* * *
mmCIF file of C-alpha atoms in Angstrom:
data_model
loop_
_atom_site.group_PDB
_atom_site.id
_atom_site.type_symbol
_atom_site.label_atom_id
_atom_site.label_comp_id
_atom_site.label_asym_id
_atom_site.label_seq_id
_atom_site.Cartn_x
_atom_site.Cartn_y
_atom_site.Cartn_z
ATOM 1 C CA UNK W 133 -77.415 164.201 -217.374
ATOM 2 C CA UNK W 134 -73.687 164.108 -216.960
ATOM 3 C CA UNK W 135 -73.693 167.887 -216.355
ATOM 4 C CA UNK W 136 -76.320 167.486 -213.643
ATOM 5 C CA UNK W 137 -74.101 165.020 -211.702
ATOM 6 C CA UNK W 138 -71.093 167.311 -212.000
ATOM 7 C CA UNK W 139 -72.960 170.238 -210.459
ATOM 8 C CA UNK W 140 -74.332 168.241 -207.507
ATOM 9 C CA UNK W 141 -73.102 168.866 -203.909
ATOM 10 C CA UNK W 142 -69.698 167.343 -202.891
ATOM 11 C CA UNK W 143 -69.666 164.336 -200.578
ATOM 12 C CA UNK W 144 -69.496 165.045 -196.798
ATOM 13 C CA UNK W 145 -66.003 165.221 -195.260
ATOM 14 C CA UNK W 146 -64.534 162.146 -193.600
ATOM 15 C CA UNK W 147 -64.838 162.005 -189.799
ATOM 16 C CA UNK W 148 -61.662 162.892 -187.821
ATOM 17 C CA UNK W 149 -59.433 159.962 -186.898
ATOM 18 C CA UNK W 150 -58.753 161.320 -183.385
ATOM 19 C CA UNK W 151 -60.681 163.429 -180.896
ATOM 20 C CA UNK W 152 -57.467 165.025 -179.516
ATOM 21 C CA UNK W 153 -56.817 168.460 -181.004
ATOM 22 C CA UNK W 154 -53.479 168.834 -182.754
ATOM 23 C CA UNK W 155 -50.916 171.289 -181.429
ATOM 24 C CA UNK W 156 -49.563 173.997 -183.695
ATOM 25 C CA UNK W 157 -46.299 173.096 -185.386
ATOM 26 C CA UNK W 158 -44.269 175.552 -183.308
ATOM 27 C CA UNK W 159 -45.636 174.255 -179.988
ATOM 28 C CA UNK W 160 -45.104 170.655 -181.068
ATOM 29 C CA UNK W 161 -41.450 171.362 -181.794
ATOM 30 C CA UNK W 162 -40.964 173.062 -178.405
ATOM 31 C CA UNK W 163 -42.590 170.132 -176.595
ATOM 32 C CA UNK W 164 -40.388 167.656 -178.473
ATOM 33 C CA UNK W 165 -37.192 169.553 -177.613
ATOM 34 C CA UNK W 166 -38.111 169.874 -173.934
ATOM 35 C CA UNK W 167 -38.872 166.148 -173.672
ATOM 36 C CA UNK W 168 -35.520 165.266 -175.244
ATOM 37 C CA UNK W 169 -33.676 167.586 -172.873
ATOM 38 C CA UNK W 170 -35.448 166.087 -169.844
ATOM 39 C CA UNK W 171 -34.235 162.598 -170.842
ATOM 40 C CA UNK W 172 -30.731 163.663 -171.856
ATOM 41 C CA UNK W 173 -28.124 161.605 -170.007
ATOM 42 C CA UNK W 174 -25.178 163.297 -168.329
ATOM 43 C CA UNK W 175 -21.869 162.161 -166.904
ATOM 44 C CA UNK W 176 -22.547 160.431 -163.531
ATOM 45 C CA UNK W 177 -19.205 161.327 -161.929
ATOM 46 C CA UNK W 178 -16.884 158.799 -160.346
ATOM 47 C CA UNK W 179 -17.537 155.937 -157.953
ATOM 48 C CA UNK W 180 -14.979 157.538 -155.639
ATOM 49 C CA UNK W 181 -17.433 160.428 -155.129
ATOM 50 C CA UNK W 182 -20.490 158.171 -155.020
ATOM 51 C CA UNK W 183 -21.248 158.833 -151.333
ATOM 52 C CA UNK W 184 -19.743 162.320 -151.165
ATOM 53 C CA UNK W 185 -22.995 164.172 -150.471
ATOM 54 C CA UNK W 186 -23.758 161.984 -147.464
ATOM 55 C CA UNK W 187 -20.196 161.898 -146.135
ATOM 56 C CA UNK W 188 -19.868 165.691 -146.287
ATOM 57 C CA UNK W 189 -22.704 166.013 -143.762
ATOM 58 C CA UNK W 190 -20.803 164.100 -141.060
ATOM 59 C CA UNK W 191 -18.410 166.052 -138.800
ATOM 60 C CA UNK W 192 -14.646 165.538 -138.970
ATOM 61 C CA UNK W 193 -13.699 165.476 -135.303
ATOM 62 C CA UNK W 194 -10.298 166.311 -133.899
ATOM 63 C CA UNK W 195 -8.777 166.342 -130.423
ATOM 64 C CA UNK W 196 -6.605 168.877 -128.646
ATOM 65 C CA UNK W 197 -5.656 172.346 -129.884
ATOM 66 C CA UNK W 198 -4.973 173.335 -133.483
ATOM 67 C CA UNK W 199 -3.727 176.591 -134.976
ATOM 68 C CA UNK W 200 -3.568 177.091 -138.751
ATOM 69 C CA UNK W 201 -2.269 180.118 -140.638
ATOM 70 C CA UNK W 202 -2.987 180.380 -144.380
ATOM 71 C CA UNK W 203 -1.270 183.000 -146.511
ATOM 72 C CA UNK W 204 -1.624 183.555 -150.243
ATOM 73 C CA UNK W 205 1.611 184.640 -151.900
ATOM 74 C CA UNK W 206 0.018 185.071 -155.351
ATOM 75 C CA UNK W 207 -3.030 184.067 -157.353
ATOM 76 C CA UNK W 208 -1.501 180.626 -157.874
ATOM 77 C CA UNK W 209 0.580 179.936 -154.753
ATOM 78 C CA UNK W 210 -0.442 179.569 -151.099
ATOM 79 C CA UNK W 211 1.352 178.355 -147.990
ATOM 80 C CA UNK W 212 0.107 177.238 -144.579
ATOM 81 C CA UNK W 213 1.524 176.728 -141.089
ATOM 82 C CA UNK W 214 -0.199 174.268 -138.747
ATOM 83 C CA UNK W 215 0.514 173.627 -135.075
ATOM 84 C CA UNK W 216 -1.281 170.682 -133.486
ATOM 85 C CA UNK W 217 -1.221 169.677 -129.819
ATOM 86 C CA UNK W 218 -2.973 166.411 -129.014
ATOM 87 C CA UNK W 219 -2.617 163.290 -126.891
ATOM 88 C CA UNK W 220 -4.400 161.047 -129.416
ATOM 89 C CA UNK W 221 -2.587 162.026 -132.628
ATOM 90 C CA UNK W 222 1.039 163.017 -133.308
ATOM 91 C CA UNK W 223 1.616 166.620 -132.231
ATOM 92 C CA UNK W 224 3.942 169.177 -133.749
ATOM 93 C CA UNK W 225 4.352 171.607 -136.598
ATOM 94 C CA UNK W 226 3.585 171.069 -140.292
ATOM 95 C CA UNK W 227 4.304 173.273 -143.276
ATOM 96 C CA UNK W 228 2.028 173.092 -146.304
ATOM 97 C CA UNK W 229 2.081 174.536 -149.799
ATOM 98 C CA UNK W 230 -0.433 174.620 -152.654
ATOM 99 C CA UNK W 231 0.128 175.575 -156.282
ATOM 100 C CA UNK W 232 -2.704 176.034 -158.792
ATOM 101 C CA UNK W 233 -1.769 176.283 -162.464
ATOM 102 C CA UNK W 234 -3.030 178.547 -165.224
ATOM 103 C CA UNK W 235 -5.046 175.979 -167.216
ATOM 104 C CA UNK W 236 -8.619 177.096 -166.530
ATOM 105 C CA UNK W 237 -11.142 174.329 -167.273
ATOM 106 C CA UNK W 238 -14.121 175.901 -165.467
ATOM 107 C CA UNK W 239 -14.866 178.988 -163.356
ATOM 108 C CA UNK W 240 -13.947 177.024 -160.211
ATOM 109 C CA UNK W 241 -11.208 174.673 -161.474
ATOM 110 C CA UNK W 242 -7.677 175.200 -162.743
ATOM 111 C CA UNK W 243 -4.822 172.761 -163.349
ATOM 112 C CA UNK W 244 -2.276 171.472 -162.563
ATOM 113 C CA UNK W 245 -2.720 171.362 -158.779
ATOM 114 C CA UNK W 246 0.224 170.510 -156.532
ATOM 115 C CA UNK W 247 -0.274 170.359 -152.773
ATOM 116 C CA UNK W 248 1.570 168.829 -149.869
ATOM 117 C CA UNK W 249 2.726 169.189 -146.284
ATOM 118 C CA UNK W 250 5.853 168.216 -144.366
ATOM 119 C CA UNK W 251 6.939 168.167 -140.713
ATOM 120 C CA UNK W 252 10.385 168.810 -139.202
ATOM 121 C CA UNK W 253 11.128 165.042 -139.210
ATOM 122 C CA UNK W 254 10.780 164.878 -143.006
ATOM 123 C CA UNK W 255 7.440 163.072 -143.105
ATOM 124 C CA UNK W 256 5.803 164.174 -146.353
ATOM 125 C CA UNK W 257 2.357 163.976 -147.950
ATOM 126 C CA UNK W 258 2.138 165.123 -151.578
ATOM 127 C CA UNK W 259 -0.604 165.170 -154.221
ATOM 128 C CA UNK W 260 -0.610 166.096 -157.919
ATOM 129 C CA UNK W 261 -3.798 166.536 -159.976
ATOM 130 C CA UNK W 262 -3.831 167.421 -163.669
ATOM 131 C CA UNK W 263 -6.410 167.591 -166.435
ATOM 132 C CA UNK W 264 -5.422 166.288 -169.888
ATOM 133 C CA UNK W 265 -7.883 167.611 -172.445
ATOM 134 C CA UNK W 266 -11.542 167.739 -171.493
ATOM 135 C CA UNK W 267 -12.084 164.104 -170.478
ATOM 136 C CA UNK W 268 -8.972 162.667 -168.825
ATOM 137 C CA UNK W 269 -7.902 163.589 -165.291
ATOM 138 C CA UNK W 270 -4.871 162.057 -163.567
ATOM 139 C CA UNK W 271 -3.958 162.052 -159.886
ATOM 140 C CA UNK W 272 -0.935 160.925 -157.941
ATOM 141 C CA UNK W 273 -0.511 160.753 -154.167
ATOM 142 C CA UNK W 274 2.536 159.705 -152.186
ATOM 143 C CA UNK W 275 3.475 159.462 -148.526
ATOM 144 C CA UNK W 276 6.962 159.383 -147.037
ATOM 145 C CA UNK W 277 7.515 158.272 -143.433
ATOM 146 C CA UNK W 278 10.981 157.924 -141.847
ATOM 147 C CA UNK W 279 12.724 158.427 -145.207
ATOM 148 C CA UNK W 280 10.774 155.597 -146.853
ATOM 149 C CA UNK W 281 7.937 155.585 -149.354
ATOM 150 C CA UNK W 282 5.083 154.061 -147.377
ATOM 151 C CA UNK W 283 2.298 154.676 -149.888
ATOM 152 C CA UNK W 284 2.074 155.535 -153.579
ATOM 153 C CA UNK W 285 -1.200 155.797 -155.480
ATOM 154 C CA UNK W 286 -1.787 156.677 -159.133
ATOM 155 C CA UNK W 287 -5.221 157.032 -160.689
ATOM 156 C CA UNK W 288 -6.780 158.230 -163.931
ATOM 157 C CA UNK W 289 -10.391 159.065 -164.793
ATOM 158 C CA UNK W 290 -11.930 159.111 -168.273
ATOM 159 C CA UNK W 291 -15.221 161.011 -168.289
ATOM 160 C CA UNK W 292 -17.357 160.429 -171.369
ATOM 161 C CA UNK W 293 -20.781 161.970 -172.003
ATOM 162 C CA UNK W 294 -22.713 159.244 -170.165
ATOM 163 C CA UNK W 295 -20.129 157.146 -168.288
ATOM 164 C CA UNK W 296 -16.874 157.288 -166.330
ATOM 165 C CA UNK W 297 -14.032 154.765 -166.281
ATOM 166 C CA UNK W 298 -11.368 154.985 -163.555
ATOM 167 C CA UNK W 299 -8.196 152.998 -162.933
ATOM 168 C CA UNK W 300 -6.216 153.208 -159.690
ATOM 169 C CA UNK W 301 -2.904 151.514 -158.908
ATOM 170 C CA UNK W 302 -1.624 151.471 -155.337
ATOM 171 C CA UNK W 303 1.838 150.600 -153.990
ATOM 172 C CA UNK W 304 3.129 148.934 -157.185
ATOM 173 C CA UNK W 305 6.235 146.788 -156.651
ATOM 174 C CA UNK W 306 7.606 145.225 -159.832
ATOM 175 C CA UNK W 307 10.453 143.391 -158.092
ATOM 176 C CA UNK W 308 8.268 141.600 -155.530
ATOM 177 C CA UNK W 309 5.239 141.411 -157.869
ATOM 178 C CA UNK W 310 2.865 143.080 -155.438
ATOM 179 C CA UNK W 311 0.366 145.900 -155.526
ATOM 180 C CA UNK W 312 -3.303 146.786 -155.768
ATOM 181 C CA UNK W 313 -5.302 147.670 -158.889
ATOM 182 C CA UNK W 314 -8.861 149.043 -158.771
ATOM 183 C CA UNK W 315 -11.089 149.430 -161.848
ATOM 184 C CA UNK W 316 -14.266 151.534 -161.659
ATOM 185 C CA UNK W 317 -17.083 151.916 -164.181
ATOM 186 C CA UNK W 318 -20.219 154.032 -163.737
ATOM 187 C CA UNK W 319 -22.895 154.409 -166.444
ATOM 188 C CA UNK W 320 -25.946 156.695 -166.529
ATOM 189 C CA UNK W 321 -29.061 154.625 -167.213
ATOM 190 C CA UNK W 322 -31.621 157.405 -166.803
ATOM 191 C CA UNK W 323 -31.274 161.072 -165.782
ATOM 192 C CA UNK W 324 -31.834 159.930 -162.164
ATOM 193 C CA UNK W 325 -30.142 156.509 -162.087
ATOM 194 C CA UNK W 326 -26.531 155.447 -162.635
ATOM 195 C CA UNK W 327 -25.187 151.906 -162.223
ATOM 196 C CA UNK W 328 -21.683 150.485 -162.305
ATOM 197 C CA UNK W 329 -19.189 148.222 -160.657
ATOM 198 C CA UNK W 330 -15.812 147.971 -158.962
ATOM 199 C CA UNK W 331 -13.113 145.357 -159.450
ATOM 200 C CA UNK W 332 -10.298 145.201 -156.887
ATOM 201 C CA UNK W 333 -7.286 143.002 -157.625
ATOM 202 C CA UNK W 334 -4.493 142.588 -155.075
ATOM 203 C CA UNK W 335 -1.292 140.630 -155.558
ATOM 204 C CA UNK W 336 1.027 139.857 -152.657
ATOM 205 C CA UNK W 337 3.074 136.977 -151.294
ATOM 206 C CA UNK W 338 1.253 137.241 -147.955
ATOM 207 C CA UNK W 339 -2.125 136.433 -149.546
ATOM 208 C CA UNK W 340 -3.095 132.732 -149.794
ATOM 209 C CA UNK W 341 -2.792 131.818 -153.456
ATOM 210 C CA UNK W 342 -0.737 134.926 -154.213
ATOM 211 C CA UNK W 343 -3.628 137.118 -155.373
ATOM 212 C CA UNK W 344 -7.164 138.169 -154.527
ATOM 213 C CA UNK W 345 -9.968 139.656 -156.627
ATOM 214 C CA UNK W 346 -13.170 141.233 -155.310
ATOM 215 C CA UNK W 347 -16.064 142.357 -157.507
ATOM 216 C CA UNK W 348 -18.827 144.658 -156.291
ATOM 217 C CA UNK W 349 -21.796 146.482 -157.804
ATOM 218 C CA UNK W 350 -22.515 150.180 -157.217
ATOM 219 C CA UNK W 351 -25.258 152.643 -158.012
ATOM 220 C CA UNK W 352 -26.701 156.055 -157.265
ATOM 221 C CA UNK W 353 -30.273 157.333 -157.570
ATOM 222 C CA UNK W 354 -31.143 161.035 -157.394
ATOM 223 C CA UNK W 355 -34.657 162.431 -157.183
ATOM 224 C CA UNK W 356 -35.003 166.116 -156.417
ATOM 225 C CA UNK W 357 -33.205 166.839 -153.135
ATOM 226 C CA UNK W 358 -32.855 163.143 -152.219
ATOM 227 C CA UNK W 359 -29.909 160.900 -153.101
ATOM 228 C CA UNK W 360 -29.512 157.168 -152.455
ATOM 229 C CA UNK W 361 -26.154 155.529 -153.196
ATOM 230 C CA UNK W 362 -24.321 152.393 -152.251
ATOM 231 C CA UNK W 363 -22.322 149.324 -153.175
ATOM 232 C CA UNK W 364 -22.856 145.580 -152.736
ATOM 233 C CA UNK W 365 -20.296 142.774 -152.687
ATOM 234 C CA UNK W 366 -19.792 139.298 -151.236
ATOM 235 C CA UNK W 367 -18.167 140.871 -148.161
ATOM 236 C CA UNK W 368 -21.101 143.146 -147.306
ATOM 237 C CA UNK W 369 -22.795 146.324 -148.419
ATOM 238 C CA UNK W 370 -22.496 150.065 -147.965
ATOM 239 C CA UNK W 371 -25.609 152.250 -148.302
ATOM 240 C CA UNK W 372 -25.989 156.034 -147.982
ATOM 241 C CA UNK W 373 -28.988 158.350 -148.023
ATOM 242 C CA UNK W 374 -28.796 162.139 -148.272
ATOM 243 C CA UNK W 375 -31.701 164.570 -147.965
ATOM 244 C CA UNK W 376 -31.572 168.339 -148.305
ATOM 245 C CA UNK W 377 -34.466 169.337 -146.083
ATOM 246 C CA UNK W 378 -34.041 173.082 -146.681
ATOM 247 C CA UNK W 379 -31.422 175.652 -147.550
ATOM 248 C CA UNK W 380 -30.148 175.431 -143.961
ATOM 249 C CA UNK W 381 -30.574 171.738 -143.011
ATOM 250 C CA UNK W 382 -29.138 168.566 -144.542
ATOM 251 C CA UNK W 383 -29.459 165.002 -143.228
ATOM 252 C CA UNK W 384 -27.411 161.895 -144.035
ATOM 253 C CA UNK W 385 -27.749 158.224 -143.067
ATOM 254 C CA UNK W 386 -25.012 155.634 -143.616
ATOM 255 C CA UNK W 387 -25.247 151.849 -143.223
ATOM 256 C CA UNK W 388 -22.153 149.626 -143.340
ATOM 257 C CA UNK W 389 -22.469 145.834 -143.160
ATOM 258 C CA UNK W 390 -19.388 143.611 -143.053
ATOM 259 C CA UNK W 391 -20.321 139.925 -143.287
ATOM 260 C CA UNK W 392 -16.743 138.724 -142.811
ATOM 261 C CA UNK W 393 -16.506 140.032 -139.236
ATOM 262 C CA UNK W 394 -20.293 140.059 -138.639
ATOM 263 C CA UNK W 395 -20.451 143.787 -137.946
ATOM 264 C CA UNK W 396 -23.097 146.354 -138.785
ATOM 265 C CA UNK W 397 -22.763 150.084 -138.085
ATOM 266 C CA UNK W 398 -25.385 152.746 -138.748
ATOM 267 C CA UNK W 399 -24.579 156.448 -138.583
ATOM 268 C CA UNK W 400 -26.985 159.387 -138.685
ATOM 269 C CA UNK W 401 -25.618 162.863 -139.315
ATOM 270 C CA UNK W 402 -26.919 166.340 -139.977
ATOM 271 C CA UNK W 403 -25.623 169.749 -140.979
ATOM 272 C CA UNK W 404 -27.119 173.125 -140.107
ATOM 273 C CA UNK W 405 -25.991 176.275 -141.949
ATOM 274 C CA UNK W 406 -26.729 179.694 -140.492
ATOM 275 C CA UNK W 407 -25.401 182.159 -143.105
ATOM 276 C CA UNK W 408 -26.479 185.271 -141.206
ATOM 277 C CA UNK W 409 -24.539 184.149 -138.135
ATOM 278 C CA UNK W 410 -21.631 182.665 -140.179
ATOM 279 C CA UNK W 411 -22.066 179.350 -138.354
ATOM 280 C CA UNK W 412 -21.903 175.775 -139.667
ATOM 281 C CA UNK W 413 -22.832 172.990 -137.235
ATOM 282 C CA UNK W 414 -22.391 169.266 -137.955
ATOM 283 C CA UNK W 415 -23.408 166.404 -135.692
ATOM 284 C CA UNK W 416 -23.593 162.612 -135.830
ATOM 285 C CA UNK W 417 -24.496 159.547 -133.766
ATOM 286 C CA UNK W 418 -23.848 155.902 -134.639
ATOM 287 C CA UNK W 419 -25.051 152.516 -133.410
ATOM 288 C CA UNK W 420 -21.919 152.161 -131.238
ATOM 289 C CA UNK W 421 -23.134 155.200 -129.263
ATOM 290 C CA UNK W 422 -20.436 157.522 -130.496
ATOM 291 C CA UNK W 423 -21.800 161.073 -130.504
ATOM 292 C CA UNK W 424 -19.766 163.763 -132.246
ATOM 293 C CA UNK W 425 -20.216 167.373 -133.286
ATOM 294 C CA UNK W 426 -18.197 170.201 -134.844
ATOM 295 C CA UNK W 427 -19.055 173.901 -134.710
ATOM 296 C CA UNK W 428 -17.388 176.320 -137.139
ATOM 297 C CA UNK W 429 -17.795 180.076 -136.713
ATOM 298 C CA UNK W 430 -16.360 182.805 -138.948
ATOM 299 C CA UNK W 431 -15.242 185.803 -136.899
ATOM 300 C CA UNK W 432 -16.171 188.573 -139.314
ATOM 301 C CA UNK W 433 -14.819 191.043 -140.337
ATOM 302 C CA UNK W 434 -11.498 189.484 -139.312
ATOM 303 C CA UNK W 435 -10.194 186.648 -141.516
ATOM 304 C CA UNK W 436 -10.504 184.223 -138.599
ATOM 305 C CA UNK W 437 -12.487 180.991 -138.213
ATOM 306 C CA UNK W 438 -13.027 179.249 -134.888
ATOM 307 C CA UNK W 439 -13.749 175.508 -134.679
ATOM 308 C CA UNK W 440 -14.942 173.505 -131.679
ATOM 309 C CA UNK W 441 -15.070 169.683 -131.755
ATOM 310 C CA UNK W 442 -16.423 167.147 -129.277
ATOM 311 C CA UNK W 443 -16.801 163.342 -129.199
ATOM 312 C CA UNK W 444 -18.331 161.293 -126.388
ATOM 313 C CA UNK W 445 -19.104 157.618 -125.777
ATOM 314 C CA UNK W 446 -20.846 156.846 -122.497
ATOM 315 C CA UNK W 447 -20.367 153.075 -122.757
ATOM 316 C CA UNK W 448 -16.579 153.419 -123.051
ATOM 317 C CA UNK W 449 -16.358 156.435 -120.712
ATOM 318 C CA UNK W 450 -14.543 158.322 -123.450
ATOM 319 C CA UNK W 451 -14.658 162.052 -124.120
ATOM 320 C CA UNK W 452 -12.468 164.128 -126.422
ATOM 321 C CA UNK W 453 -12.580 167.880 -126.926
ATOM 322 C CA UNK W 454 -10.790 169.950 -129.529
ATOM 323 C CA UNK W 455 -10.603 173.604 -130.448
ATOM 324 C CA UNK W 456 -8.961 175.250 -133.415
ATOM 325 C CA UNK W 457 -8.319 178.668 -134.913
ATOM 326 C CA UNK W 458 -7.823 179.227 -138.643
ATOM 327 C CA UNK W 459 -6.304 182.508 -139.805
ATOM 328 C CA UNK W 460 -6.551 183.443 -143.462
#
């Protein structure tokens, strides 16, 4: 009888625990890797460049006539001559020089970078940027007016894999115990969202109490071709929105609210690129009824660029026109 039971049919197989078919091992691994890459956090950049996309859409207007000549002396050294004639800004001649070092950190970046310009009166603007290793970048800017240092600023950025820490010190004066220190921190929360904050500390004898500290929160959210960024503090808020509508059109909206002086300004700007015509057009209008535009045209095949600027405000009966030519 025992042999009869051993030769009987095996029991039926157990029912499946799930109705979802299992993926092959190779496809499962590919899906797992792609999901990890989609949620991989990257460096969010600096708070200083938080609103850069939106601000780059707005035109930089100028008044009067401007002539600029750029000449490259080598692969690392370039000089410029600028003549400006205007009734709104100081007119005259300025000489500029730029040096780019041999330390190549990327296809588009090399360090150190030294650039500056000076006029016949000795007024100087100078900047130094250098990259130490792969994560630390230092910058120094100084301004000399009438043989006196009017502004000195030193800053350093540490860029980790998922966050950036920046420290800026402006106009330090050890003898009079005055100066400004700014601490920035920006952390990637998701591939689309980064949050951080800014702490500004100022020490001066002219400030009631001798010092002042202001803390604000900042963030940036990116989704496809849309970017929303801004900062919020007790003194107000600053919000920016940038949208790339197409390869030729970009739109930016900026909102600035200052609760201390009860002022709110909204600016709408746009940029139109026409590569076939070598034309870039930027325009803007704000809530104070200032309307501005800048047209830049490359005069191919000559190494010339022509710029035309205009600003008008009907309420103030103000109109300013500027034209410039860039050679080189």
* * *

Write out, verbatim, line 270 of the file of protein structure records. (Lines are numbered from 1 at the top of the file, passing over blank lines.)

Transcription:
ATOM 257 C CA UNK W 389 -22.469 145.834 -143.160